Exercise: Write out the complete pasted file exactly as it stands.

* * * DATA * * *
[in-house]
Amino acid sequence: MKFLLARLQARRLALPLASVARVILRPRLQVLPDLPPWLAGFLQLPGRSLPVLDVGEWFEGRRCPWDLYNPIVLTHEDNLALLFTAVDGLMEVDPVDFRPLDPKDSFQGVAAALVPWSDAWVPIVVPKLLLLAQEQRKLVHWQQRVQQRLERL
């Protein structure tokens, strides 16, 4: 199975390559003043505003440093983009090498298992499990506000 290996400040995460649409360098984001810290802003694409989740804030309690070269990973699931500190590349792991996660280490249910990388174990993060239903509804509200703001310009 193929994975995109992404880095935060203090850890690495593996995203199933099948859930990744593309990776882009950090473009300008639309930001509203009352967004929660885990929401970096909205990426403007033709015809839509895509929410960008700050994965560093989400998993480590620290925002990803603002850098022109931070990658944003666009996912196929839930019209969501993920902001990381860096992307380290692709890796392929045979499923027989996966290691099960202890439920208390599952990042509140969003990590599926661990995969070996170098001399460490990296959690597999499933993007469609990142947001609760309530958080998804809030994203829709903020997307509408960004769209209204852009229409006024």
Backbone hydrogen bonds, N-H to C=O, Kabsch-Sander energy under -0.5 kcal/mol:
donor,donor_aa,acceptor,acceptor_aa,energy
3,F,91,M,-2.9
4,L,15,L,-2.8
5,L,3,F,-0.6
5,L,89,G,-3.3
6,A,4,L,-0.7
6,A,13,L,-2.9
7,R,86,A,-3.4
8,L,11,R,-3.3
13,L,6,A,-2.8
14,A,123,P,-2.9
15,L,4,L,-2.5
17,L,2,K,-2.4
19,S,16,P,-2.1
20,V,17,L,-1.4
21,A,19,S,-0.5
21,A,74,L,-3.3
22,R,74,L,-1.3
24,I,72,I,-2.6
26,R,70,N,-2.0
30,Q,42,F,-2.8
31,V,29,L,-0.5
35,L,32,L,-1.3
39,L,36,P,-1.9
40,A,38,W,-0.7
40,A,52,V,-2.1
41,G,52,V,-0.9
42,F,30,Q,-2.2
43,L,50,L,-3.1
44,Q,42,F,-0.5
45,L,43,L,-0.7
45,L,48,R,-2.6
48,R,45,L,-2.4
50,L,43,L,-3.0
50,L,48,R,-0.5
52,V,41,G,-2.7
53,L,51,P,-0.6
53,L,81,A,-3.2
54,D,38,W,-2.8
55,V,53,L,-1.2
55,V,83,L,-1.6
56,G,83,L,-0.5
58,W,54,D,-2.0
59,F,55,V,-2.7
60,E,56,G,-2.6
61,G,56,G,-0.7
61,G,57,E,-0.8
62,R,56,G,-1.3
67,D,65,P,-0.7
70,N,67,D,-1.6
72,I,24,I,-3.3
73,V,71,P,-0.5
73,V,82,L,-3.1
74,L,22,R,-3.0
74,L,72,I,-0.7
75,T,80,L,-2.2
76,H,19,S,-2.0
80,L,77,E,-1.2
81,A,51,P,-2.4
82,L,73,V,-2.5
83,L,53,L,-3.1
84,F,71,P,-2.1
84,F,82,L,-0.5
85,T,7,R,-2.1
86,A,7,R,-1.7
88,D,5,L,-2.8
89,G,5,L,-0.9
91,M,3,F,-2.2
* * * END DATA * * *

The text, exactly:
[in-house]
Amino acid sequence: MKFLLARLQARRLALPLASVARVILRPRLQVLPDLPPWLAGFLQLPGRSLPVLDVGEWFEGRRCPWDLYNPIVLTHEDNLALLFTAVDGLMEVDPVDFRPLDPKDSFQGVAAALVPWSDAWVPIVVPKLLLLAQEQRKLVHWQQRVQQRLERL
């Protein structure tokens, strides 16, 4: 199975390559003043505003440093983009090498298992499990506000 290996400040995460649409360098984001810290802003694409989740804030309690070269990973699931500190590349792991996660280490249910990388174990993060239903509804509200703001310009 193929994975995109992404880095935060203090850890690495593996995203199933099948859930990744593309990776882009950090473009300008639309930001509203009352967004929660885990929401970096909205990426403007033709015809839509895509929410960008700050994965560093989400998993480590620290925002990803603002850098022109931070990658944003666009996912196929839930019209969501993920902001990381860096992307380290692709890796392929045979499923027989996966290691099960202890439920208390599952990042509140969003990590599926661990995969070996170098001399460490990296959690597999499933993007469609990142947001609760309530958080998804809030994203829709903020997307509408960004769209209204852009229409006024």
Backbone hydrogen bonds, N-H to C=O, Kabsch-Sander energy under -0.5 kcal/mol:
donor,donor_aa,acceptor,acceptor_aa,energy
3,F,91,M,-2.9
4,L,15,L,-2.8
5,L,3,F,-0.6
5,L,89,G,-3.3
6,A,4,L,-0.7
6,A,13,L,-2.9
7,R,86,A,-3.4
8,L,11,R,-3.3
13,L,6,A,-2.8
14,A,123,P,-2.9
15,L,4,L,-2.5
17,L,2,K,-2.4
19,S,16,P,-2.1
20,V,17,L,-1.4
21,A,19,S,-0.5
21,A,74,L,-3.3
22,R,74,L,-1.3
24,I,72,I,-2.6
26,R,70,N,-2.0
30,Q,42,F,-2.8
31,V,29,L,-0.5
35,L,32,L,-1.3
39,L,36,P,-1.9
40,A,38,W,-0.7
40,A,52,V,-2.1
41,G,52,V,-0.9
42,F,30,Q,-2.2
43,L,50,L,-3.1
44,Q,42,F,-0.5
45,L,43,L,-0.7
45,L,48,R,-2.6
48,R,45,L,-2.4
50,L,43,L,-3.0
50,L,48,R,-0.5
52,V,41,G,-2.7
53,L,51,P,-0.6
53,L,81,A,-3.2
54,D,38,W,-2.8
55,V,53,L,-1.2
55,V,83,L,-1.6
56,G,83,L,-0.5
58,W,54,D,-2.0
59,F,55,V,-2.7
60,E,56,G,-2.6
61,G,56,G,-0.7
61,G,57,E,-0.8
62,R,56,G,-1.3
67,D,65,P,-0.7
70,N,67,D,-1.6
72,I,24,I,-3.3
73,V,71,P,-0.5
73,V,82,L,-3.1
74,L,22,R,-3.0
74,L,72,I,-0.7
75,T,80,L,-2.2
76,H,19,S,-2.0
80,L,77,E,-1.2
81,A,51,P,-2.4
82,L,73,V,-2.5
83,L,53,L,-3.1
84,F,71,P,-2.1
84,F,82,L,-0.5
85,T,7,R,-2.1
86,A,7,R,-1.7
88,D,5,L,-2.8
89,G,5,L,-0.9
91,M,3,F,-2.2